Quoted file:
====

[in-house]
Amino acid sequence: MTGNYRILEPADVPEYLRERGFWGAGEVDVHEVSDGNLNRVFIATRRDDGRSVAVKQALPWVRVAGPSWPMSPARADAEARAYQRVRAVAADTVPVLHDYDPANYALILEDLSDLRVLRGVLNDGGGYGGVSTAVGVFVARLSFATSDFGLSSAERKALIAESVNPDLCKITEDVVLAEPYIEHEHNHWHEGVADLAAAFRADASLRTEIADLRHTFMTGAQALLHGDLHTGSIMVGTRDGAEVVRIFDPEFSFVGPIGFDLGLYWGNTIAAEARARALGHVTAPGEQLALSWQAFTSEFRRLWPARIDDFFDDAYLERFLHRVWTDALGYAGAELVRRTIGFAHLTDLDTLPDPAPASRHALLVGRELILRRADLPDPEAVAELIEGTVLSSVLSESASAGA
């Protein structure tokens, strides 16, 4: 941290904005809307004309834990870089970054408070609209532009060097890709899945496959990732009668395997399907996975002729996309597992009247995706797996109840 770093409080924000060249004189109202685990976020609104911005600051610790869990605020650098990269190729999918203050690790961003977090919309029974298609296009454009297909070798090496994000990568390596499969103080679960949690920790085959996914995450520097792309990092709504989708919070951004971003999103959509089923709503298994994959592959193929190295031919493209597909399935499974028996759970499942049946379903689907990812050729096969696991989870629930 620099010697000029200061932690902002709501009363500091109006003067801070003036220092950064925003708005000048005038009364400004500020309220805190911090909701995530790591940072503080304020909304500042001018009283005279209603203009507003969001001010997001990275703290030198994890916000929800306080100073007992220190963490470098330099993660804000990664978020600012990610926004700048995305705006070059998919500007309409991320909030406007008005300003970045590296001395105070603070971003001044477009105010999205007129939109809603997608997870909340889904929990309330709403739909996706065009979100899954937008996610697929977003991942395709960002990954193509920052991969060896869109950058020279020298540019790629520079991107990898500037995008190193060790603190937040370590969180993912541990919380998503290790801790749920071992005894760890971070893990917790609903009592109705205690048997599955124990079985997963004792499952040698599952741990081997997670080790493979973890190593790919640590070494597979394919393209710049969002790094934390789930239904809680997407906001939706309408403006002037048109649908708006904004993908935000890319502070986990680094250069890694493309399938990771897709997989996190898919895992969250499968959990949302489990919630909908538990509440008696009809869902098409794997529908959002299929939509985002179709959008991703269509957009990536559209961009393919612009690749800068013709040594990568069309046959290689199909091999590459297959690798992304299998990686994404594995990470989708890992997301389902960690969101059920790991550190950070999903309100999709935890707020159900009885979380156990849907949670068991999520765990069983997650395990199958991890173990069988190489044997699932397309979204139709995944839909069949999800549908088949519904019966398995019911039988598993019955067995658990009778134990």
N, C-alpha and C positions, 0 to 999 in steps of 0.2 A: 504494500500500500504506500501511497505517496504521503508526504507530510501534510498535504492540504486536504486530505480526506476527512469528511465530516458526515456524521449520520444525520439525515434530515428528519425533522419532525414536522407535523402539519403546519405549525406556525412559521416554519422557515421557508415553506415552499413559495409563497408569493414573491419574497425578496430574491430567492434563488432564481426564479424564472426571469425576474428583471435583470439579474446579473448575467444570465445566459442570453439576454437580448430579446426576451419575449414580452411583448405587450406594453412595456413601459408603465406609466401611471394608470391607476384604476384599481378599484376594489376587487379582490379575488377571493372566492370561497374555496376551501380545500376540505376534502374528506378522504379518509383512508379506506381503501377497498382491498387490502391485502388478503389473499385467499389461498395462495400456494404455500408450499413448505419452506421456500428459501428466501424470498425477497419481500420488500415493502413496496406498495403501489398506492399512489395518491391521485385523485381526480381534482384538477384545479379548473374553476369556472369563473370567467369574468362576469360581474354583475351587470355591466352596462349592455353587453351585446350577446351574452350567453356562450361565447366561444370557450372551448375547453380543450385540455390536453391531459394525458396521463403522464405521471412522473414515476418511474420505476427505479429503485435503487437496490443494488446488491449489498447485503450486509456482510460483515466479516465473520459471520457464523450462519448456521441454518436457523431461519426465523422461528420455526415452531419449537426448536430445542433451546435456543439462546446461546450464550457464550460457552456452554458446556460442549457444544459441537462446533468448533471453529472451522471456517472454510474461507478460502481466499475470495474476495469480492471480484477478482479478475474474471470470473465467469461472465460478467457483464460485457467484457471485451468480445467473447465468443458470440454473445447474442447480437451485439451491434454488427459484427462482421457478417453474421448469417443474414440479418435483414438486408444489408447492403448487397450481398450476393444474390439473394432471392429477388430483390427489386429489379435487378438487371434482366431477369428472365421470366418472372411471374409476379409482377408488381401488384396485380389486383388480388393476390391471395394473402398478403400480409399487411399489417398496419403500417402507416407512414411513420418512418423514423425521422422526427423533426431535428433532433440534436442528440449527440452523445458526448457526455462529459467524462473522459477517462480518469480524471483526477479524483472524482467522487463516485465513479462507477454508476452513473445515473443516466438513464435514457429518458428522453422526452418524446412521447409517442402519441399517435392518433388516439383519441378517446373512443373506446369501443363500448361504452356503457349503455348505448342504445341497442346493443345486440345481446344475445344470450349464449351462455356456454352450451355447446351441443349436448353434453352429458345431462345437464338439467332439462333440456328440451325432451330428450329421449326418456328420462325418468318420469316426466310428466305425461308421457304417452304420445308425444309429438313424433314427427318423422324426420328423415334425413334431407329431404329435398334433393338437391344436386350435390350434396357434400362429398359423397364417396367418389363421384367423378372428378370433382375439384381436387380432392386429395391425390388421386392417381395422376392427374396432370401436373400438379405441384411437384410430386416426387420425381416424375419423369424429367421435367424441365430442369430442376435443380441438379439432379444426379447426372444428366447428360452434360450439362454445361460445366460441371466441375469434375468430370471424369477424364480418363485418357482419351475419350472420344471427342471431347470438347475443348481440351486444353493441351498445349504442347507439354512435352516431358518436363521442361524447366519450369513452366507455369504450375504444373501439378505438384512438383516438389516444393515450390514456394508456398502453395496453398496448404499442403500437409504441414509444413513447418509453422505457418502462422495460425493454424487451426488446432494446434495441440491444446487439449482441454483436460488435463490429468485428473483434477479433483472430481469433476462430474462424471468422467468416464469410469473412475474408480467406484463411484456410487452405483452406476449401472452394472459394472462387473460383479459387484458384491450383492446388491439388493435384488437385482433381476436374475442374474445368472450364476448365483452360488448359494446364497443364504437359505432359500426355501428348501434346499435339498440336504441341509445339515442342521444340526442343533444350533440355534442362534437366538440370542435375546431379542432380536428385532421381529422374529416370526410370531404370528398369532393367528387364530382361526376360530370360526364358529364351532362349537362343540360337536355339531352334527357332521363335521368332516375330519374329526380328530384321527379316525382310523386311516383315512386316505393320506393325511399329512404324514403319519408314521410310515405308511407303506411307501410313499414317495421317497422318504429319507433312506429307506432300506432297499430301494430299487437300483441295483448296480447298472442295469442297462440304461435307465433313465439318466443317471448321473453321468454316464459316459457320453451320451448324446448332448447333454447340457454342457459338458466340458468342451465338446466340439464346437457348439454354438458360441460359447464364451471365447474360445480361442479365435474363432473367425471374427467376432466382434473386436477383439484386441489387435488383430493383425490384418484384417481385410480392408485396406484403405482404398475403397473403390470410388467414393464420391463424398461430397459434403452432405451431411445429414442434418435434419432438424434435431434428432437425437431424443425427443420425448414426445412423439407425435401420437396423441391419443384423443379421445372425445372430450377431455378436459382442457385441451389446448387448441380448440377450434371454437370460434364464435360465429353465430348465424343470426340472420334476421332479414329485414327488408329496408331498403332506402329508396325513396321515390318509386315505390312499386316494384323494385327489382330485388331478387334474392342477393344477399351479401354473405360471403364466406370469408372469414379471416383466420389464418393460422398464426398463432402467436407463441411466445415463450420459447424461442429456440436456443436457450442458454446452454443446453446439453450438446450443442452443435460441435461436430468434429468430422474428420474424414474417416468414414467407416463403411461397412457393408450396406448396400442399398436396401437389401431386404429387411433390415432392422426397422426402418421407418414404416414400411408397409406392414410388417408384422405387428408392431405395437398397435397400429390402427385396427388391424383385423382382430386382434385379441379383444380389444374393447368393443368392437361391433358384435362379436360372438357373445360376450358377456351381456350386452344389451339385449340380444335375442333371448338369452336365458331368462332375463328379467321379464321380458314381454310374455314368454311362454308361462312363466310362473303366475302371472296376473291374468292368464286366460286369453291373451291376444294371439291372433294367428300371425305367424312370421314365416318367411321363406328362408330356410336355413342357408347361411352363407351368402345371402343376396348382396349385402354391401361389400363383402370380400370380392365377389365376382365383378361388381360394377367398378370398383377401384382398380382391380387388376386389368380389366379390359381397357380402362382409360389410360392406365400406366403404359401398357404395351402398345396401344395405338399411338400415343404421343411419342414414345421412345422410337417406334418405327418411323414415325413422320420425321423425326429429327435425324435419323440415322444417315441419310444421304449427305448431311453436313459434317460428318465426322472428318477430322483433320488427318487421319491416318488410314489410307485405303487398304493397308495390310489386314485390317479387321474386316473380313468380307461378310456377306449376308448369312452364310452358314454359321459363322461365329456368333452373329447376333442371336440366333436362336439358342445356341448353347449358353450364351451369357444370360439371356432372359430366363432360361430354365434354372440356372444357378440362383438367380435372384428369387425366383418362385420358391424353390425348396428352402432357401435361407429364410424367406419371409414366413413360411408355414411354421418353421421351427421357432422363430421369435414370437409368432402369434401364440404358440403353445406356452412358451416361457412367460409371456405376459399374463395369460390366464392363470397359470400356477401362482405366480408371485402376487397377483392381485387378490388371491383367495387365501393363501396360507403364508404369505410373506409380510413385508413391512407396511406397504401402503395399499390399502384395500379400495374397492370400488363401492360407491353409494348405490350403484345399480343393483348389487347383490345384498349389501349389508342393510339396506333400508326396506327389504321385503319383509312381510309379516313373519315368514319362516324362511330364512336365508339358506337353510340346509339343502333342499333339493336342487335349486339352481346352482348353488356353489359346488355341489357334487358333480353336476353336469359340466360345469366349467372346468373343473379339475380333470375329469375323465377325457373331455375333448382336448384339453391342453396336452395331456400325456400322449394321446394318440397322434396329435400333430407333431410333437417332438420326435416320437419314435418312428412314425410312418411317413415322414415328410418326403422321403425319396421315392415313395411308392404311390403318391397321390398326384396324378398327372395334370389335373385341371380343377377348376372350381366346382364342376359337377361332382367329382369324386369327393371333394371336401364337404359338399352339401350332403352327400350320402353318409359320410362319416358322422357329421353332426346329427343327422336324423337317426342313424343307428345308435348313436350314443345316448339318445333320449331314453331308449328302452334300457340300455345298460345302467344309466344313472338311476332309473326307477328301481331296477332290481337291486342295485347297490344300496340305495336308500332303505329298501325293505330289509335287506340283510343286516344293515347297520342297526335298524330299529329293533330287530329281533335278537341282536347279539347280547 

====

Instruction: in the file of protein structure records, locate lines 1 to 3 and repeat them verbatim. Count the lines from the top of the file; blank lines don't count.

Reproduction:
[in-house]
Amino acid sequence: MTGNYRILEPADVPEYLRERGFWGAGEVDVHEVSDGNLNRVFIATRRDDGRSVAVKQALPWVRVAGPSWPMSPARADAEARAYQRVRAVAADTVPVLHDYDPANYALILEDLSDLRVLRGVLNDGGGYGGVSTAVGVFVARLSFATSDFGLSSAERKALIAESVNPDLCKITEDVVLAEPYIEHEHNHWHEGVADLAAAFRADASLRTEIADLRHTFMTGAQALLHGDLHTGSIMVGTRDGAEVVRIFDPEFSFVGPIGFDLGLYWGNTIAAEARARALGHVTAPGEQLALSWQAFTSEFRRLWPARIDDFFDDAYLERFLHRVWTDALGYAGAELVRRTIGFAHLTDLDTLPDPAPASRHALLVGRELILRRADLPDPEAVAELIEGTVLSSVLSESASAGA
């Protein structure tokens, strides 16, 4: 941290904005809307004309834990870089970054408070609209532009060097890709899945496959990732009668395997399907996975002729996309597992009247995706797996109840 770093409080924000060249004189109202685990976020609104911005600051610790869990605020650098990269190729999918203050690790961003977090919309029974298609296009454009297909070798090496994000990568390596499969103080679960949690920790085959996914995450520097792309990092709504989708919070951004971003999103959509089923709503298994994959592959193929190295031919493209597909399935499974028996759970499942049946379903689907990812050729096969696991989870629930 620099010697000029200061932690902002709501009363500091109006003067801070003036220092950064925003708005000048005038009364400004500020309220805190911090909701995530790591940072503080304020909304500042001018009283005279209603203009507003969001001010997001990275703290030198994890916000929800306080100073007992220190963490470098330099993660804000990664978020600012990610926004700048995305705006070059998919500007309409991320909030406007008005300003970045590296001395105070603070971003001044477009105010999205007129939109809603997608997870909340889904929990309330709403739909996706065009979100899954937008996610697929977003991942395709960002990954193509920052991969060896869109950058020279020298540019790629520079991107990898500037995008190193060790603190937040370590969180993912541990919380998503290790801790749920071992005894760890971070893990917790609903009592109705205690048997599955124990079985997963004792499952040698599952741990081997997670080790493979973890190593790919640590070494597979394919393209710049969002790094934390789930239904809680997407906001939706309408403006002037048109649908708006904004993908935000890319502070986990680094250069890694493309399938990771897709997989996190898919895992969250499968959990949302489990919630909908538990509440008696009809869902098409794997529908959002299929939509985002179709959008991703269509957009990536559209961009393919612009690749800068013709040594990568069309046959290689199909091999590459297959690798992304299998990686994404594995990470989708890992997301389902960690969101059920790991550190950070999903309100999709935890707020159900009885979380156990849907949670068991999520765990069983997650395990199958991890173990069988190489044997699932397309979204139709995944839909069949999800549908088949519904019966398995019911039988598993019955067995658990009778134990």